Obama Warns Economy 'Going to Get Worse,' Pushes Administration on Help for Homeowners

President-elect Barack Obama said in Chicago that if the administration does not expedite housing measures "during the transition, it will be done by me."
President-elect Barack Obama said in Chicago that if the administration does not expedite housing measures "during the transition, it will be done by me." (By Charles Dharapak -- Associated Press)
By Anne E. Kornblut
Washington Post Staff Writer
Monday, December 8, 2008

President-elect Barack Obama warned yesterday that "things are going to get worse before they get better" with the economy, and he pressed the Bush administration to act more urgently to help homeowners struggling with mortgage payments.

"We have not seen the kind of aggressive steps in the housing market to stem foreclosures that I would like to see," Obama said at a news conference in Chicago, where he announced his choice to lead the Department of Veterans Affairs. "My team has had some conversations with the administration about that. If it is not done during the transition, it will be done by me."

And he said in a taped interview broadcast yesterday that it is more important to stem the tide of foreclosures than to worry about whether undeserving homeowners would take advantage of a recovery program.

"If my neighbor's house is on fire, even if they were smoking in the bedroom or leaving the stove on, right now my main incentive is to put out that fire so that it doesn't spread to my house," Obama said on NBC's "Meet the Press."

Obama is considering a moratorium on home foreclosures, and he has urged the administration to figure out a way for banks and mortgage holders to renegotiate the terms of their existing deals, to bring payments down.

Obama has been careful not to overstep his authority before his swearing-in Jan. 20, but his comments, made two days after the government announced that more than half a million jobs were lost last month, suggested that he is willing to play a somewhat larger role in managing the economy in the interim.

In the news conference, two of the three questions Obama addressed dealt with economic matters.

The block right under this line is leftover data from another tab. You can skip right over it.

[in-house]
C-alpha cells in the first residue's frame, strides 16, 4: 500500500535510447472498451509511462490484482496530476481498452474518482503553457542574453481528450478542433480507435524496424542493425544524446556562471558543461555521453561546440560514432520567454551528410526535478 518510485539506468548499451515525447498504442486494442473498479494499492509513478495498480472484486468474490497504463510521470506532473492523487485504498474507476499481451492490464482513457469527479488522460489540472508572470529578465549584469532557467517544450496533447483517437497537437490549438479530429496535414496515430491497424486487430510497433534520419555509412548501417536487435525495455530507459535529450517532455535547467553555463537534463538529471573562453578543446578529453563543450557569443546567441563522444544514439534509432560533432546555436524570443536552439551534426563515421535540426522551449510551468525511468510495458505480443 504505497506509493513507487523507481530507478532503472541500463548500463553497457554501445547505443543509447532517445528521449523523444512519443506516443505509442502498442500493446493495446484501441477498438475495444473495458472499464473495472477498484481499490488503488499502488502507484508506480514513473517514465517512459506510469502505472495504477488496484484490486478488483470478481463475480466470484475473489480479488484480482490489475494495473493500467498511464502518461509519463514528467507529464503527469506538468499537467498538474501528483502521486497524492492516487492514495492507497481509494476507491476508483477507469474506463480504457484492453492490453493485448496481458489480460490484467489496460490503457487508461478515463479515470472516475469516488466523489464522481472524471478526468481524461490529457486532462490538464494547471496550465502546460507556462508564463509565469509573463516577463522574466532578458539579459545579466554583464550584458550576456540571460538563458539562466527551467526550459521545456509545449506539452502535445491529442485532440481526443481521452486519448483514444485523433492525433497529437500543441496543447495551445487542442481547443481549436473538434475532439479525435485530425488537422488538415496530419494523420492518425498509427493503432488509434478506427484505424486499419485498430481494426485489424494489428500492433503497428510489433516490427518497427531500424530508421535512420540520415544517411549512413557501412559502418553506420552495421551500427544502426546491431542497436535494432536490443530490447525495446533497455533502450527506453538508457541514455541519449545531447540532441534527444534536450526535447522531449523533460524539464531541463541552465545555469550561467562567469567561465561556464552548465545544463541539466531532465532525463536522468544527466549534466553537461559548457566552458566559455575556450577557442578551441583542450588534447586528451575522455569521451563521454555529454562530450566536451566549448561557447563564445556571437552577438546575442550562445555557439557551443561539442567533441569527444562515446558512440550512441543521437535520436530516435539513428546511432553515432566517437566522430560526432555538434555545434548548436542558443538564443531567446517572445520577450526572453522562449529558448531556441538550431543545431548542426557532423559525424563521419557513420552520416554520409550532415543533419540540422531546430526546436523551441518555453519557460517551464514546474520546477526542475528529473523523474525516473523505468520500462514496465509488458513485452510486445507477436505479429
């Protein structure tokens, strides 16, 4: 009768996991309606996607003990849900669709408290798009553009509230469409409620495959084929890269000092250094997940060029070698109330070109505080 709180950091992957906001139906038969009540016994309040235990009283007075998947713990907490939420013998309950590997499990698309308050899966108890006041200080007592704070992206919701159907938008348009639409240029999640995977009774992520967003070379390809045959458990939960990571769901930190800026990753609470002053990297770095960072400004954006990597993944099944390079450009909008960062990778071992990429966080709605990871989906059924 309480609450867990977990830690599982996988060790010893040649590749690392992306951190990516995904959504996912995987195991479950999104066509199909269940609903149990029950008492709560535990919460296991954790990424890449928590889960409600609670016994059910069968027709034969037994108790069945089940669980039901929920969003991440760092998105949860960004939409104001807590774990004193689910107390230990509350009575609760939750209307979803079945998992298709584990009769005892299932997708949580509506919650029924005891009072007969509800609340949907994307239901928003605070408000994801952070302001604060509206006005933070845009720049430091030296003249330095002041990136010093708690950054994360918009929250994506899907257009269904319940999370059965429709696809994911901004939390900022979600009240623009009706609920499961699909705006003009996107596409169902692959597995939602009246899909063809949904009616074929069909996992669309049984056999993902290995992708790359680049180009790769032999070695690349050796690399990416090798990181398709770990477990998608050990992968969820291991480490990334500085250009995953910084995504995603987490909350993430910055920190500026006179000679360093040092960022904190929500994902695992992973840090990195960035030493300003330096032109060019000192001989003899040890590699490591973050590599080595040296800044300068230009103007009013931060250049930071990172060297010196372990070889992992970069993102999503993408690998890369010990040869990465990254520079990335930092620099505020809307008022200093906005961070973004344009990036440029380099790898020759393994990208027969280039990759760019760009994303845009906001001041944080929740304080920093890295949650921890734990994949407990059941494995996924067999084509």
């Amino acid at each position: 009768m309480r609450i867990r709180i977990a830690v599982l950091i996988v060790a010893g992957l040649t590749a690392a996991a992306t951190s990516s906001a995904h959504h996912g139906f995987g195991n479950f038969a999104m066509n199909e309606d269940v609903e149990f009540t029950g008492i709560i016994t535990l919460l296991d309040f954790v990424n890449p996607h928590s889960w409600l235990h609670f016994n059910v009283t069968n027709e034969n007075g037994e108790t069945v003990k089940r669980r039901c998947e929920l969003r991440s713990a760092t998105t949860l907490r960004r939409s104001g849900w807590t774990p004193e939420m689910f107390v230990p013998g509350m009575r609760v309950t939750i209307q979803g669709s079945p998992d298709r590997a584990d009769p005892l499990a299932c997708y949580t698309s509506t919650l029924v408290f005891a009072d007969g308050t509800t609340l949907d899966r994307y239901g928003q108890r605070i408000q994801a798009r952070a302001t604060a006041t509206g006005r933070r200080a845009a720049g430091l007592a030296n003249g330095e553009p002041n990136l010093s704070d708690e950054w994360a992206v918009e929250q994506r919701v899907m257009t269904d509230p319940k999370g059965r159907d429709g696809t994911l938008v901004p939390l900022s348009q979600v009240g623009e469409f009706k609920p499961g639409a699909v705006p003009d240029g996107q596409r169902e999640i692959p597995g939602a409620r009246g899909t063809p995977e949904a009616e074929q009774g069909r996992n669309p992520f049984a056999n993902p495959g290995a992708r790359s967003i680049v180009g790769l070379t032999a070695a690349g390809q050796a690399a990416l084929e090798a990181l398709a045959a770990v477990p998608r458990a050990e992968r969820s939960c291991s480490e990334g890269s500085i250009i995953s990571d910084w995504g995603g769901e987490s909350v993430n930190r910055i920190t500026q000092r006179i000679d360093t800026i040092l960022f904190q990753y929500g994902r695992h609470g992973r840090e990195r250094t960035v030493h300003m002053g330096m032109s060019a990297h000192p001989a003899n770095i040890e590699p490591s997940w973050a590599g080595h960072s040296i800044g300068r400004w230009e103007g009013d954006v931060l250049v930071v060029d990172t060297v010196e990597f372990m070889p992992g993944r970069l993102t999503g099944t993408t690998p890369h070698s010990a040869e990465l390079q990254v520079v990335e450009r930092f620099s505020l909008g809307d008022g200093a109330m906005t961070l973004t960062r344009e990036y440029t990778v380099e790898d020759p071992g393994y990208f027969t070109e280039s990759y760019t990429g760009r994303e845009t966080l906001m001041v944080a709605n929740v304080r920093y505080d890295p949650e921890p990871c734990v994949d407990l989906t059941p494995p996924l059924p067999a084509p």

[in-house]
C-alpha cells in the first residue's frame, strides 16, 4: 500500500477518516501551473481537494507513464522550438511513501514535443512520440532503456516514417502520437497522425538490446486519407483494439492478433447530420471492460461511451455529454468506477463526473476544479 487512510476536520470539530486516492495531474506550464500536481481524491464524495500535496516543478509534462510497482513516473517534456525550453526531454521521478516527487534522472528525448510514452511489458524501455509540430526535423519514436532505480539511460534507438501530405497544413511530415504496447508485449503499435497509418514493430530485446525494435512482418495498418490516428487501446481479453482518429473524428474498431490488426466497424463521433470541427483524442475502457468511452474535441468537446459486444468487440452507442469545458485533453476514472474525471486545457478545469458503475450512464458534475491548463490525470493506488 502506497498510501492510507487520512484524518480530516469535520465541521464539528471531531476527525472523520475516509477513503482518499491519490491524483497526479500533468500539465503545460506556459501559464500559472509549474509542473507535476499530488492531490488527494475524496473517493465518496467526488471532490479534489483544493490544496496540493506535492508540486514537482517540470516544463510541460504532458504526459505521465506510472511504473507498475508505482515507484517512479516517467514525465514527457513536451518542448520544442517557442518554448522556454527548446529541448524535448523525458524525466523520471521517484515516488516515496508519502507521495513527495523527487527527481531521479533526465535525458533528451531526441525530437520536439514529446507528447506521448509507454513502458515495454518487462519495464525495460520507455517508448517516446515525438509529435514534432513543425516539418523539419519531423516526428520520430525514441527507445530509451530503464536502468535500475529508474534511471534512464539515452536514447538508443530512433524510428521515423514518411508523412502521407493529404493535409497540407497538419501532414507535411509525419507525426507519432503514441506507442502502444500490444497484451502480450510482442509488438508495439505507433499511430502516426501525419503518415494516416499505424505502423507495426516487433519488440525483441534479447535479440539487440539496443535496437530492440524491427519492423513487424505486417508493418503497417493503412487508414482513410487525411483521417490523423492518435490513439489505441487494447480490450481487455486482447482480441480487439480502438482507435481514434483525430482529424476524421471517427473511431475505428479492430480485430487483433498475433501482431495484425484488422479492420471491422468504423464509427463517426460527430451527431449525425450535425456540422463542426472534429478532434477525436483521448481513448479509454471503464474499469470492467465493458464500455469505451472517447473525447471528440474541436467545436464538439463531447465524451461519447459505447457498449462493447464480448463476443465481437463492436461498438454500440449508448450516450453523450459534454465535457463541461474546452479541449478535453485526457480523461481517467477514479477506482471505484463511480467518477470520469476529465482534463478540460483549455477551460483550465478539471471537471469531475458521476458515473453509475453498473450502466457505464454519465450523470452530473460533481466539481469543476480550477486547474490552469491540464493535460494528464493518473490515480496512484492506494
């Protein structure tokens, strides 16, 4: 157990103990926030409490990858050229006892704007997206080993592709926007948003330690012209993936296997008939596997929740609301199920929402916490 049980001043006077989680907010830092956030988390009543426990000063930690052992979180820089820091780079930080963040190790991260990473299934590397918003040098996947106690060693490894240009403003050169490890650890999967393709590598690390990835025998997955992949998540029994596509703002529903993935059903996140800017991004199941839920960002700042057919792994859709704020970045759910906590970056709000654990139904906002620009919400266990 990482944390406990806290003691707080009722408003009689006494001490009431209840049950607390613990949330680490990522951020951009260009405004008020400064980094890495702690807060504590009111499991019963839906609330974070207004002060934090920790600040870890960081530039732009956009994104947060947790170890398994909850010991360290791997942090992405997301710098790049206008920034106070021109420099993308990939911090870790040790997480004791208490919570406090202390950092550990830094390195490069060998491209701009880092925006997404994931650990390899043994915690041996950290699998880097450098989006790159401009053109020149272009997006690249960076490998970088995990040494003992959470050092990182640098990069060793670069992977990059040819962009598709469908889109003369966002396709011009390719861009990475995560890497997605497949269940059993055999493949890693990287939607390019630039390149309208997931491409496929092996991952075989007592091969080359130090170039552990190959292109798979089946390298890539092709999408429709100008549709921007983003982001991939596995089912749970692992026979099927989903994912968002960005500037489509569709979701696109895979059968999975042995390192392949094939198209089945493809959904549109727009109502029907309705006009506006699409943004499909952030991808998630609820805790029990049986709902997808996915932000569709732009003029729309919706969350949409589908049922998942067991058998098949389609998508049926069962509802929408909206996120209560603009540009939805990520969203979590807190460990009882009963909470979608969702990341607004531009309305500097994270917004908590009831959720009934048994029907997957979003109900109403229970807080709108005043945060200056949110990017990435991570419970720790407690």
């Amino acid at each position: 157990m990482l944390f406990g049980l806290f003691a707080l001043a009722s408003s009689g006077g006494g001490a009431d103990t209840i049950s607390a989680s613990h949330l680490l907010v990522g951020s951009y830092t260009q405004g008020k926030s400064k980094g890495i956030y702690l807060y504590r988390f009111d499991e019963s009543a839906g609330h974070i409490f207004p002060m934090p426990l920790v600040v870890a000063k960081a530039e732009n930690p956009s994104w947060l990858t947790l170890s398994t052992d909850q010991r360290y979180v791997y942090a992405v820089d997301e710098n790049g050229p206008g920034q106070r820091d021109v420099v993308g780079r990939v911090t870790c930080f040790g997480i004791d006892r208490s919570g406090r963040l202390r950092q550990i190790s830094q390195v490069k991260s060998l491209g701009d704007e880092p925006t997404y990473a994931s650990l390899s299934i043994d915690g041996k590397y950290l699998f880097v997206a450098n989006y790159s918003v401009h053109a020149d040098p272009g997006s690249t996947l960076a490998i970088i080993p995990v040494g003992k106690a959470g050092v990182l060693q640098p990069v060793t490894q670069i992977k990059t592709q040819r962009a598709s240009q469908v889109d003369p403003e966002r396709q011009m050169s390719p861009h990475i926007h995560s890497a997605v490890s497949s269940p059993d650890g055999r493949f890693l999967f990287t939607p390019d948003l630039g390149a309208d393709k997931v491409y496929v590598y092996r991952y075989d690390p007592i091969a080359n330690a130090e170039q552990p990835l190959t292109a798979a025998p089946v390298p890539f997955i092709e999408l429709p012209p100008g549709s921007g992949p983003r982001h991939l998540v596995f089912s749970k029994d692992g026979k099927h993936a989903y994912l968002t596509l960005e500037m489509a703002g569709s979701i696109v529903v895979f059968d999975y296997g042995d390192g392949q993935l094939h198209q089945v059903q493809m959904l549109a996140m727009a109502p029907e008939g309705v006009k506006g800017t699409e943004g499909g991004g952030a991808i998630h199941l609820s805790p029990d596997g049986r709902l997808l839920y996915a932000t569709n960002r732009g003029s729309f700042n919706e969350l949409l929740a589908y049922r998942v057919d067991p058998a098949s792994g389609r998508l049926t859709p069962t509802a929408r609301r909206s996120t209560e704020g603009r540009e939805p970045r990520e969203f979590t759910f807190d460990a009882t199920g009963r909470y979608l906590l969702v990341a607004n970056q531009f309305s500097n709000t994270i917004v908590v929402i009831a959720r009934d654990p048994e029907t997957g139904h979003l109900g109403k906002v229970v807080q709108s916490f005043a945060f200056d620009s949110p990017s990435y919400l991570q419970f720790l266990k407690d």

He said he supports a rescue package for Detroit's automakers, adding that any auto industry leader who "doesn't understand the urgency of the situation and is not willing to make the tough choices and adapt to these new circumstances . . . should go." Still, he stopped short of echoing a call by Sen. Christopher J. Dodd (D-Conn.) for General Motors chief executive G. Richard Wagoner Jr. to resign.

Stimulating the economy was also a prime topic on NBC, where he was questioned about his intention, announced Saturday, to implement the largest public works program in decades. The mammoth program of infrastructure projects, such as bridge and road repairs, is intended to create 2.5 million jobs by 2011.

Obama did not specify how much the program will cost; outside experts have said it could run at about $500 billion. The president-elect did, however, acknowledge that the costs will be substantial, and he directly addressed the mounting federal budget deficit, saying that now is not the time to worry about it.

"We are inheriting an enormous budget deficit, you know -- by some estimates, over a trillion dollars. That's before we do anything," Obama said. "And so we understand that we've got to provide a blood infusion into the patient right now, to make sure that the patient is stabilized, and that means that we can't worry short-term about the deficit. We've got to make sure that the economic stimulus plan is large enough to get the economy moving."

Obama continued to portray the economic crisis as an opportunity to rebuild the country, structurally and culturally, and he said the situation today is not as grave as that facing Franklin D. Roosevelt before he took office in 1933, in part because of "social safety nets" created by Roosevelt's administration.

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